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THIS IS LIVING HISTORY. CABINS BUILT BY SETTLERS STAND WITH EXHIBITS DETAILING COWBOY LIFE, A MORMON STRONGHOLD STAYS STRONG, AND THE CORRALS ARE STILL FILLED WITH LIVESTOCK. THESE ARE ONLY A FEW OF THE HISTORICAL MARKERS PRESERVED AT PIPE SPRING.
In Northern Arizona, Pipe Spring National Monument tells the tumultuous past of the area. American Indian tribes have called this area home for centuries, living off the fresh and abundant waters of Pipe Spring. When members of the Church of Jesus Christ of Latter Day Saints began settling the area in the 1850s, the landscape was drastically changed. Conflicts arose and compromises were made as native tribes and settlers navigated the new rules of the expanding southwest.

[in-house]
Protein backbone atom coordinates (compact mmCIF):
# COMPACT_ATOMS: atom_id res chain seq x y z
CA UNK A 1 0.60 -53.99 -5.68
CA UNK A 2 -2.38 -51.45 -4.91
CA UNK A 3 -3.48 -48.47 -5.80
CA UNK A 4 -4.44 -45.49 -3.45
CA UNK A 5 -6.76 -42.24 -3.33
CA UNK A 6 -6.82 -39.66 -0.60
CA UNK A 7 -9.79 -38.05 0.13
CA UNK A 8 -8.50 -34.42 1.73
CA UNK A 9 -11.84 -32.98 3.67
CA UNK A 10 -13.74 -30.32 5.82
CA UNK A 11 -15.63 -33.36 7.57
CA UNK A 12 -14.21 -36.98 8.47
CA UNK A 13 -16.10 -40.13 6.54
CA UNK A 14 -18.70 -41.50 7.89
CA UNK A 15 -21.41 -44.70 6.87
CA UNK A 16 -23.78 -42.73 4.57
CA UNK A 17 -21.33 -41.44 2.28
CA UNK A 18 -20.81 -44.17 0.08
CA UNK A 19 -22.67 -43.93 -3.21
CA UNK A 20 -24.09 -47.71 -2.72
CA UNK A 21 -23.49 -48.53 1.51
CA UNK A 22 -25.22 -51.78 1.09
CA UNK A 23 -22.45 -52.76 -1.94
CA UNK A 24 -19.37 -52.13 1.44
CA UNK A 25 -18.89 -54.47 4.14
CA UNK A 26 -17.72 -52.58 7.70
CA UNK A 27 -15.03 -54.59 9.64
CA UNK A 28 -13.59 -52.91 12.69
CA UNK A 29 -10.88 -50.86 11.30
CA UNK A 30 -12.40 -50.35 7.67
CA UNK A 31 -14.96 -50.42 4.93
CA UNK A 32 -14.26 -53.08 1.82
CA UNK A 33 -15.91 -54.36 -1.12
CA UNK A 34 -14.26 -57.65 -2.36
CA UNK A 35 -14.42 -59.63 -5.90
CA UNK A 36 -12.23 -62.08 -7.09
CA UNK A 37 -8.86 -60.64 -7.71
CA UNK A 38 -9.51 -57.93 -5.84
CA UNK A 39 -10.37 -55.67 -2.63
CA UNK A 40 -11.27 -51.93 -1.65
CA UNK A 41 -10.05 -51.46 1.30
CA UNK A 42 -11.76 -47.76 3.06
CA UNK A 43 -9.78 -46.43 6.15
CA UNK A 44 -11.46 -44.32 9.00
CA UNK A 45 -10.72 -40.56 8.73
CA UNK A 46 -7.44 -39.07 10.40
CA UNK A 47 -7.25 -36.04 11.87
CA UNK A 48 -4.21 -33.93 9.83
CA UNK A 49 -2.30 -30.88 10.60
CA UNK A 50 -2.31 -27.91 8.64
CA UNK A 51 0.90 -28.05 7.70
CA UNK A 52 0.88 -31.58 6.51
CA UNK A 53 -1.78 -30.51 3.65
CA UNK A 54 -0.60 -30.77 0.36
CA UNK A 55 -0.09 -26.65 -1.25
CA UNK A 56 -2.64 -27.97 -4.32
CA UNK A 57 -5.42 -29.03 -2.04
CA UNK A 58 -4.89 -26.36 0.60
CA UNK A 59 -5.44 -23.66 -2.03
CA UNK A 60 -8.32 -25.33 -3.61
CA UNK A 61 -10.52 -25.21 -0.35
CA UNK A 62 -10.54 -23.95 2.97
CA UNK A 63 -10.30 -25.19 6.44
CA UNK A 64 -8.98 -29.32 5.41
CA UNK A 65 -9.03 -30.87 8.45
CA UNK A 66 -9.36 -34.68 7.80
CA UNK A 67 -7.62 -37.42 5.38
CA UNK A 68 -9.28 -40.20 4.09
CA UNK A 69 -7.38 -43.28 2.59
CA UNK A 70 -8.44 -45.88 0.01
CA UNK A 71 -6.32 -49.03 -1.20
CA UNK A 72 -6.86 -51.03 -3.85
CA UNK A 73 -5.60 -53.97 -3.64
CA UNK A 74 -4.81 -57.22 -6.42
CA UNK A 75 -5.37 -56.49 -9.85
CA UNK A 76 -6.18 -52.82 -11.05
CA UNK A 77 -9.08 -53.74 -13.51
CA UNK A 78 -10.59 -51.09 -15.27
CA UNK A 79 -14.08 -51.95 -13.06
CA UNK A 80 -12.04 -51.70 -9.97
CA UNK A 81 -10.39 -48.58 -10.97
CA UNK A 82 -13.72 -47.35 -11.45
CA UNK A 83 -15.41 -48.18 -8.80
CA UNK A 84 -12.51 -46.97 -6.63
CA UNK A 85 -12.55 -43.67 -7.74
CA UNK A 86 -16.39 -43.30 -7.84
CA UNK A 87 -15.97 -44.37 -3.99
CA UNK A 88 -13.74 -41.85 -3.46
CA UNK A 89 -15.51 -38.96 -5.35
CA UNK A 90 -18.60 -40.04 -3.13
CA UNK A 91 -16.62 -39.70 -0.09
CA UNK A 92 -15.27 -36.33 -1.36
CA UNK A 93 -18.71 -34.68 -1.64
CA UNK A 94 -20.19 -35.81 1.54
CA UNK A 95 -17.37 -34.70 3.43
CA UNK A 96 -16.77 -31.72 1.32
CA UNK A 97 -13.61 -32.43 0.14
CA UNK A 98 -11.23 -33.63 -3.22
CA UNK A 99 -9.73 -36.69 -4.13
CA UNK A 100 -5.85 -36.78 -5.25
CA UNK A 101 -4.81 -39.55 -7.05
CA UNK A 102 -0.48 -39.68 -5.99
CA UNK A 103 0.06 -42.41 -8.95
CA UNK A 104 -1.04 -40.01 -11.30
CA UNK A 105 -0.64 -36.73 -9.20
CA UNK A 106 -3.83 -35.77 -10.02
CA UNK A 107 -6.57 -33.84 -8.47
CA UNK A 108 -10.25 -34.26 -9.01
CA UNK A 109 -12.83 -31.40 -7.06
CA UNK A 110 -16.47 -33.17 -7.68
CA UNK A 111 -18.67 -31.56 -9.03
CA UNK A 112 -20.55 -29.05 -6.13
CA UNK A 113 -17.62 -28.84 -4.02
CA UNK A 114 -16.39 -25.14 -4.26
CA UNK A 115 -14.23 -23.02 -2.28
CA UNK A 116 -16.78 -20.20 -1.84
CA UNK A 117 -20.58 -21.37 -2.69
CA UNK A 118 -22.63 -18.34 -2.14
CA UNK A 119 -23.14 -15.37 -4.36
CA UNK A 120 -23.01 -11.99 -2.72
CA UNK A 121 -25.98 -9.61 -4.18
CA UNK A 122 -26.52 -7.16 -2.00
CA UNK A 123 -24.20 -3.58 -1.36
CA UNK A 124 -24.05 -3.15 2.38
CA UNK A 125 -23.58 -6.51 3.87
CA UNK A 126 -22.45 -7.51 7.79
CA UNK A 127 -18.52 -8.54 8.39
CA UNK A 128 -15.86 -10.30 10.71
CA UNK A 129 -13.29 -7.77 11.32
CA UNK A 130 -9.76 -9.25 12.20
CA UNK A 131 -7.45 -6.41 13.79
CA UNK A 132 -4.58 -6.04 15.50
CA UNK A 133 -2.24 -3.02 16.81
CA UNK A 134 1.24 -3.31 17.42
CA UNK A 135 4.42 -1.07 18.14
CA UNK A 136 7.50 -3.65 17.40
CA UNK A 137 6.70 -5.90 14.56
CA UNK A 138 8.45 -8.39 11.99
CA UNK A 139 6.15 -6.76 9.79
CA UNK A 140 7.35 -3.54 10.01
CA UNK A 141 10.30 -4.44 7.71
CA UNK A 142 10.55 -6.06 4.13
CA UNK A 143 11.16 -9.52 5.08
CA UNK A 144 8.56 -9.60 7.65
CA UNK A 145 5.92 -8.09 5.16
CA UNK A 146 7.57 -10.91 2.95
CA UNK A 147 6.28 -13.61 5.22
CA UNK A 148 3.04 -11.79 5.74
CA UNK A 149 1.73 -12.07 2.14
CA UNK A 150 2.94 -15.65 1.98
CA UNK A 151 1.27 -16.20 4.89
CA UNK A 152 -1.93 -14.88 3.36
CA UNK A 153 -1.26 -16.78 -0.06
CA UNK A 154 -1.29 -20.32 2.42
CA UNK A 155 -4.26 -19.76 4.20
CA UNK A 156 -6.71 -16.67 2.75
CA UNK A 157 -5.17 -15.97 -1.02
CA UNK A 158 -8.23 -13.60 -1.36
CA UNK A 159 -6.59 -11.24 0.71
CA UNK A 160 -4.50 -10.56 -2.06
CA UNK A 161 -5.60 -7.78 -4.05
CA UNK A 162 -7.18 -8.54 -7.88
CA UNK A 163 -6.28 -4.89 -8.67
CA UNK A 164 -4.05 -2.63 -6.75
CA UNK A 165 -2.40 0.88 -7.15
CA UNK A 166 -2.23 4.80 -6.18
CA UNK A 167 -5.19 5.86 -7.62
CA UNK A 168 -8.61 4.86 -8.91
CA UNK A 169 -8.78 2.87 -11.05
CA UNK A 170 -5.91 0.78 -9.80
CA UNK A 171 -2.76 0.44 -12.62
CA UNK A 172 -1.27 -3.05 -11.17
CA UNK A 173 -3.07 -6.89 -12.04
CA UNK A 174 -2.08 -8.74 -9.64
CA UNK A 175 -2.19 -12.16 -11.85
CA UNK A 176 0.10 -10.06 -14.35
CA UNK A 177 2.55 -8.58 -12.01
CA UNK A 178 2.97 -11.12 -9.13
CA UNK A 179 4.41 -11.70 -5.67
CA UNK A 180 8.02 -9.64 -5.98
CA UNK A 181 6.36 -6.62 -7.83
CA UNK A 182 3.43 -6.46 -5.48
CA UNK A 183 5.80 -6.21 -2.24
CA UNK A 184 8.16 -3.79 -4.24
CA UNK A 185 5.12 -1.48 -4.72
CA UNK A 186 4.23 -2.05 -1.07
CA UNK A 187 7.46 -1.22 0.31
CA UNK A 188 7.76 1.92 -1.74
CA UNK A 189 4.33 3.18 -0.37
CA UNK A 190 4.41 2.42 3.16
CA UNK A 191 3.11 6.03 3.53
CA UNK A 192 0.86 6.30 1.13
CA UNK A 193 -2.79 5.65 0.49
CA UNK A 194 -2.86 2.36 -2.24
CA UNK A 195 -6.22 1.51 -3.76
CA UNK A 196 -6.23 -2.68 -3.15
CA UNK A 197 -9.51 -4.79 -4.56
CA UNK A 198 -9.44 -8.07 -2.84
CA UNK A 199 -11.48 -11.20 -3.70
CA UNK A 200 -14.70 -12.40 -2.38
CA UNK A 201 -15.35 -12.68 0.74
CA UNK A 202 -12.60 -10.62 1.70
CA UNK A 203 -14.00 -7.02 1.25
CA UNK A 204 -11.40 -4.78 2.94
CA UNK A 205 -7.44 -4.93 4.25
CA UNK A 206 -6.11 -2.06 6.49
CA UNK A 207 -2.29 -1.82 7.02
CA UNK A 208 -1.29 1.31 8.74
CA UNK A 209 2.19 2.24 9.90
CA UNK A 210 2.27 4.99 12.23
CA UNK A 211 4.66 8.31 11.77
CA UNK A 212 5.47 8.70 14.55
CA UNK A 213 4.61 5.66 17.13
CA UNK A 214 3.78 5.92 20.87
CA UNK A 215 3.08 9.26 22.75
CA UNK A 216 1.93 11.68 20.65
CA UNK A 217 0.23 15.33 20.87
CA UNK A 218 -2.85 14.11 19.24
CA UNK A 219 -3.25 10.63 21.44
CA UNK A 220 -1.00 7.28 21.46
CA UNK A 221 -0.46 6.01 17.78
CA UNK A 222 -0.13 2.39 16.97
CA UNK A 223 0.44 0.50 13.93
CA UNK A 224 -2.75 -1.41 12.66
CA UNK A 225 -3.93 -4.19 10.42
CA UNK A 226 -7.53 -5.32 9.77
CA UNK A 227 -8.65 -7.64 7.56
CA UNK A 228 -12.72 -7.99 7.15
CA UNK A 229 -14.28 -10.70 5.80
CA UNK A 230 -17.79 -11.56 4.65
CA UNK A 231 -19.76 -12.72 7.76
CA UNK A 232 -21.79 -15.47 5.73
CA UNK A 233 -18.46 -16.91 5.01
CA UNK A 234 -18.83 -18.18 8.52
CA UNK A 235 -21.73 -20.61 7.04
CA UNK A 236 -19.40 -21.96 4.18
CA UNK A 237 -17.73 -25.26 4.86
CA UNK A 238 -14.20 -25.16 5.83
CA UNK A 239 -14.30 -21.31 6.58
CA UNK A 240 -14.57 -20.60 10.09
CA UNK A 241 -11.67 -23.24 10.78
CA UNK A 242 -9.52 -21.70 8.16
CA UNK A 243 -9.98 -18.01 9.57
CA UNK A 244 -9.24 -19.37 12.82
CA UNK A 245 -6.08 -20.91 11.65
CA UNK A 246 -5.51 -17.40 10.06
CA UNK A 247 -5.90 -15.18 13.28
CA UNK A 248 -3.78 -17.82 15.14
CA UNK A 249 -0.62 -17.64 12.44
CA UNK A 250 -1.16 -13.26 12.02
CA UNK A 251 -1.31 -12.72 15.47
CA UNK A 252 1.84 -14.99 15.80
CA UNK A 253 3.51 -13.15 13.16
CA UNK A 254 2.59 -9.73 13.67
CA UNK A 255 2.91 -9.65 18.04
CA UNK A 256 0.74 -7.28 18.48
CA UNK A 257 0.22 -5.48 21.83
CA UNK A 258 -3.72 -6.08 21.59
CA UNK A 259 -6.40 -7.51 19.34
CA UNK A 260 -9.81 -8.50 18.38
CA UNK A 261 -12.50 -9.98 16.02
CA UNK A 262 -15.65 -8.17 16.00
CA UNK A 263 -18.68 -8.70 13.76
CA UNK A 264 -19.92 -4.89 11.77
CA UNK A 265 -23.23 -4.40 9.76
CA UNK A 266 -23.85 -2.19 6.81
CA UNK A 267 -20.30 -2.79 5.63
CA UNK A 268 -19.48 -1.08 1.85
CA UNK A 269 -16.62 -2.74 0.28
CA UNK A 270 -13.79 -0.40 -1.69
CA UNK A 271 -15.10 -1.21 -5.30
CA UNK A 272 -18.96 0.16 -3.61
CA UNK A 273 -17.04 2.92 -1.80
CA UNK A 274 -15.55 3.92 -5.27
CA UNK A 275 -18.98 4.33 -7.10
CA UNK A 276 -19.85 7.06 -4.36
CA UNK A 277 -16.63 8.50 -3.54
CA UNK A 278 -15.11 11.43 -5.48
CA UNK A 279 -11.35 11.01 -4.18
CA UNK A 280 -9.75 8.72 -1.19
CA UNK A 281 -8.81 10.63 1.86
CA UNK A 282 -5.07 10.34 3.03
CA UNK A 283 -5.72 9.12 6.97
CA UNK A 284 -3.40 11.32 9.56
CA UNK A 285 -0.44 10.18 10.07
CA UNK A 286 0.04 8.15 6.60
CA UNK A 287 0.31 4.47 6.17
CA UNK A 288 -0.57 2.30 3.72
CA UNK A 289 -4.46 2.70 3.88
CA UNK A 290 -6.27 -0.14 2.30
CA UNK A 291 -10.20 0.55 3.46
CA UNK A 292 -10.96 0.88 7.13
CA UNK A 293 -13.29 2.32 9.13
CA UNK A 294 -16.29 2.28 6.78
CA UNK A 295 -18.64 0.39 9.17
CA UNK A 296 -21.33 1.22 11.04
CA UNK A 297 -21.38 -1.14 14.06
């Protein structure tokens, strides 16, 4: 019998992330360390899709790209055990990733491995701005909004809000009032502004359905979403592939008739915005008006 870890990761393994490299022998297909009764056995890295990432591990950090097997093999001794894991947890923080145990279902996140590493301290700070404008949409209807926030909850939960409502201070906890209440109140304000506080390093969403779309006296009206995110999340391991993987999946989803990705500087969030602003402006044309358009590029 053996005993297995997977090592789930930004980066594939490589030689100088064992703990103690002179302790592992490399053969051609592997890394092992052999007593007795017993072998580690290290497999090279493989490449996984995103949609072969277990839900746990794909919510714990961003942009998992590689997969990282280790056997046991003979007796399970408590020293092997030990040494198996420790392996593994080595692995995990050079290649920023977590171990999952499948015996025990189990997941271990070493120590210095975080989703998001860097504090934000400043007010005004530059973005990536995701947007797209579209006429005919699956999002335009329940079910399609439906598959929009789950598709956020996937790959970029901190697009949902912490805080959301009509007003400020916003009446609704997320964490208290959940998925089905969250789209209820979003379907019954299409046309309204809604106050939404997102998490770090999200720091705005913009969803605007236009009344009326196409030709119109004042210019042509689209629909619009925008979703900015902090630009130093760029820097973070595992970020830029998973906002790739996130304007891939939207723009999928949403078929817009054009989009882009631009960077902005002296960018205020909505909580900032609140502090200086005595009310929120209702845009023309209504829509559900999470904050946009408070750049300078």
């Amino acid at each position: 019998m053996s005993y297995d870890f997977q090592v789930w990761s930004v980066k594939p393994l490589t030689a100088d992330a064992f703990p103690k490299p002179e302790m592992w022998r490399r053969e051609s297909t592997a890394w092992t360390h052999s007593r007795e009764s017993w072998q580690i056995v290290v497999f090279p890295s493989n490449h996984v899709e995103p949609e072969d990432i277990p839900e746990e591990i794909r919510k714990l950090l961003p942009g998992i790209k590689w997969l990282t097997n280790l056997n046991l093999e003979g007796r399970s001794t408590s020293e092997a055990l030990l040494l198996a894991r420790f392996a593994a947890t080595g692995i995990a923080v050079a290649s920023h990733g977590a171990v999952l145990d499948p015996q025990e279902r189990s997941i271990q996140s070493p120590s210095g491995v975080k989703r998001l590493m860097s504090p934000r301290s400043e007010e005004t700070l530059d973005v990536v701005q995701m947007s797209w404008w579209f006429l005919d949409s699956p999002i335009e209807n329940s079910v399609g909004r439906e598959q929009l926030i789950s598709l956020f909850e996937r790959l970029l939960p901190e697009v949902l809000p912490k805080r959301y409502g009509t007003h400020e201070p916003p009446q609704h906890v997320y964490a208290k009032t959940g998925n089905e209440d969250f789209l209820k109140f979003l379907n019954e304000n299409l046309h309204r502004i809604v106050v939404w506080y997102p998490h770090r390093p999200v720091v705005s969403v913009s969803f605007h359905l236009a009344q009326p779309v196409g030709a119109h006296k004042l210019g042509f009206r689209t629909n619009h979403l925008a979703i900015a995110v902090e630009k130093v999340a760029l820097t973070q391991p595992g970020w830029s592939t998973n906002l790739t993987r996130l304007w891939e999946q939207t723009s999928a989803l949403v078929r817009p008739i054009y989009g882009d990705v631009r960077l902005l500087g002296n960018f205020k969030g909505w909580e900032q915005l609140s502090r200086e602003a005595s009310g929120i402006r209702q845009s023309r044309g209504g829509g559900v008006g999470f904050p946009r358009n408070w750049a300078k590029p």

If you can only travel back in time for an hour, then make the visitor center and museum your first stop. Get a thorough education on centuries of people who have been attracted to this area by Pipe Spring’s fresh water.
Got a little more time on your hands? Take the 25-minute ranger-guided tour of Winsor Castle. While not as stately as the British Windsor Castle, this Mormon stronghold is an impressive fortified ranch built as a headquarters for tithing cattle and protection from raiding parties.
After seeing the main attractions, say hello to the horses and longhorn cattle in the corral, walk the half-mile trail, and wander through the collection of other historic buildings before bidding adieu.
If you’re looking to stay a while, the Kaibab Band of Paiute Indians maintain a campground ¼ mile from the monument. Nearby Fredonia, Arizona also has campgrounds, and motels for those not looking to rough it.
Open daily, 8:30 a.m. – 4:30 p.m.
Pipe Spring National Monument
406 Pipe Spring Road
Fredonia, AZ 86022